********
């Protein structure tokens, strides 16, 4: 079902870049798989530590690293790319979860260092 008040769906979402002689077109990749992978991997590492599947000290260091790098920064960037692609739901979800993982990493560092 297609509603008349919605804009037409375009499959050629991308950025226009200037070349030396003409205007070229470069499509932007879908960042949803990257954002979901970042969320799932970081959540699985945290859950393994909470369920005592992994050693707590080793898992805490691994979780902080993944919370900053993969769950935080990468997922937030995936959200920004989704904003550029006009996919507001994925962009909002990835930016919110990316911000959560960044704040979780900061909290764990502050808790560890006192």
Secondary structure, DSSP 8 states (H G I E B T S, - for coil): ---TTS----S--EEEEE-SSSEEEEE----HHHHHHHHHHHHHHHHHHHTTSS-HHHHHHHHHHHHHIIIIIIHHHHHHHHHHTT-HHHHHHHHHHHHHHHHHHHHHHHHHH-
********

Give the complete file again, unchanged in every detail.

């Protein structure tokens, strides 16, 4: 079902870049798989530590690293790319979860260092 008040769906979402002689077109990749992978991997590492599947000290260091790098920064960037692609739901979800993982990493560092 297609509603008349919605804009037409375009499959050629991308950025226009200037070349030396003409205007070229470069499509932007879908960042949803990257954002979901970042969320799932970081959540699985945290859950393994909470369920005592992994050693707590080793898992805490691994979780902080993944919370900053993969769950935080990468997922937030995936959200920004989704904003550029006009996919507001994925962009909002990835930016919110990316911000959560960044704040979780900061909290764990502050808790560890006192």
Secondary structure, DSSP 8 states (H G I E B T S, - for coil): ---TTS----S--EEEEE-SSSEEEEE----HHHHHHHHHHHHHHHHHHHTTSS-HHHHHHHHHHHHHIIIIIIHHHHHHHHHHTT-HHHHHHHHHHHHHHHHHHHHHHHHHH-